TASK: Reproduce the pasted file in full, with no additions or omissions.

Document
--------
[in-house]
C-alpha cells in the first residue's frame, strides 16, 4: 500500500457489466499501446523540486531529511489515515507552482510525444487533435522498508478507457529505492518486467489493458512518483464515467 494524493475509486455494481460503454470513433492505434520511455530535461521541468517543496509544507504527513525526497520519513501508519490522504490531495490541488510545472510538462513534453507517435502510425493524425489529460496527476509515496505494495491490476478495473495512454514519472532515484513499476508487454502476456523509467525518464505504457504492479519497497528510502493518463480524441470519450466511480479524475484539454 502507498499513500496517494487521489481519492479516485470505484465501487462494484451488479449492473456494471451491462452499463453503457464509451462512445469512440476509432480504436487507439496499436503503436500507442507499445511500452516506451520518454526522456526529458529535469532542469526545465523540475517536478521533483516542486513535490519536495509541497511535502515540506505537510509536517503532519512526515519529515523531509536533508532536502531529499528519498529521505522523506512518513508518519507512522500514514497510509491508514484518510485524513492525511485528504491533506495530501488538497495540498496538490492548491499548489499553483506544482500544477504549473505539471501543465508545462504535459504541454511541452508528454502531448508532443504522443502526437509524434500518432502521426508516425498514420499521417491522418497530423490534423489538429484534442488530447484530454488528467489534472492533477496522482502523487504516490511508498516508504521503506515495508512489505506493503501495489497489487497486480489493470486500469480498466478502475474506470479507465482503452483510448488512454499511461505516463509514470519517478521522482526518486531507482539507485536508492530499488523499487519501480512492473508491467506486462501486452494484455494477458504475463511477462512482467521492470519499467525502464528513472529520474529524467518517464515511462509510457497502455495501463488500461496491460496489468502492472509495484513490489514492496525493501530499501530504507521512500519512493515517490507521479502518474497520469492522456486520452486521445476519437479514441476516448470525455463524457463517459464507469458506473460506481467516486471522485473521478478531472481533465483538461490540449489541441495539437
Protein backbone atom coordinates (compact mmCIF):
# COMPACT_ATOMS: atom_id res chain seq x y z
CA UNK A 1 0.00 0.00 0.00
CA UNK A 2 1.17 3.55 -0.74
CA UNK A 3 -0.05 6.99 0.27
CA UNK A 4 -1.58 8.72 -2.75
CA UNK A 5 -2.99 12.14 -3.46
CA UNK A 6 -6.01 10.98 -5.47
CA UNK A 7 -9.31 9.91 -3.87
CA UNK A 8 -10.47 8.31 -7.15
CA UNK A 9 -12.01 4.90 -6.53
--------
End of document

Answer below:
[in-house]
C-alpha cells in the first residue's frame, strides 16, 4: 500500500457489466499501446523540486531529511489515515507552482510525444487533435522498508478507457529505492518486467489493458512518483464515467 494524493475509486455494481460503454470513433492505434520511455530535461521541468517543496509544507504527513525526497520519513501508519490522504490531495490541488510545472510538462513534453507517435502510425493524425489529460496527476509515496505494495491490476478495473495512454514519472532515484513499476508487454502476456523509467525518464505504457504492479519497497528510502493518463480524441470519450466511480479524475484539454 502507498499513500496517494487521489481519492479516485470505484465501487462494484451488479449492473456494471451491462452499463453503457464509451462512445469512440476509432480504436487507439496499436503503436500507442507499445511500452516506451520518454526522456526529458529535469532542469526545465523540475517536478521533483516542486513535490519536495509541497511535502515540506505537510509536517503532519512526515519529515523531509536533508532536502531529499528519498529521505522523506512518513508518519507512522500514514497510509491508514484518510485524513492525511485528504491533506495530501488538497495540498496538490492548491499548489499553483506544482500544477504549473505539471501543465508545462504535459504541454511541452508528454502531448508532443504522443502526437509524434500518432502521426508516425498514420499521417491522418497530423490534423489538429484534442488530447484530454488528467489534472492533477496522482502523487504516490511508498516508504521503506515495508512489505506493503501495489497489487497486480489493470486500469480498466478502475474506470479507465482503452483510448488512454499511461505516463509514470519517478521522482526518486531507482539507485536508492530499488523499487519501480512492473508491467506486462501486452494484455494477458504475463511477462512482467521492470519499467525502464528513472529520474529524467518517464515511462509510457497502455495501463488500461496491460496489468502492472509495484513490489514492496525493501530499501530504507521512500519512493515517490507521479502518474497520469492522456486520452486521445476519437479514441476516448470525455463524457463517459464507469458506473460506481467516486471522485473521478478531472481533465483538461490540449489541441495539437
Protein backbone atom coordinates (compact mmCIF):
# COMPACT_ATOMS: atom_id res chain seq x y z
CA UNK A 1 0.00 0.00 0.00
CA UNK A 2 1.17 3.55 -0.74
CA UNK A 3 -0.05 6.99 0.27
CA UNK A 4 -1.58 8.72 -2.75
CA UNK A 5 -2.99 12.14 -3.46
CA UNK A 6 -6.01 10.98 -5.47
CA UNK A 7 -9.31 9.91 -3.87
CA UNK A 8 -10.47 8.31 -7.15
CA UNK A 9 -12.01 4.90 -6.53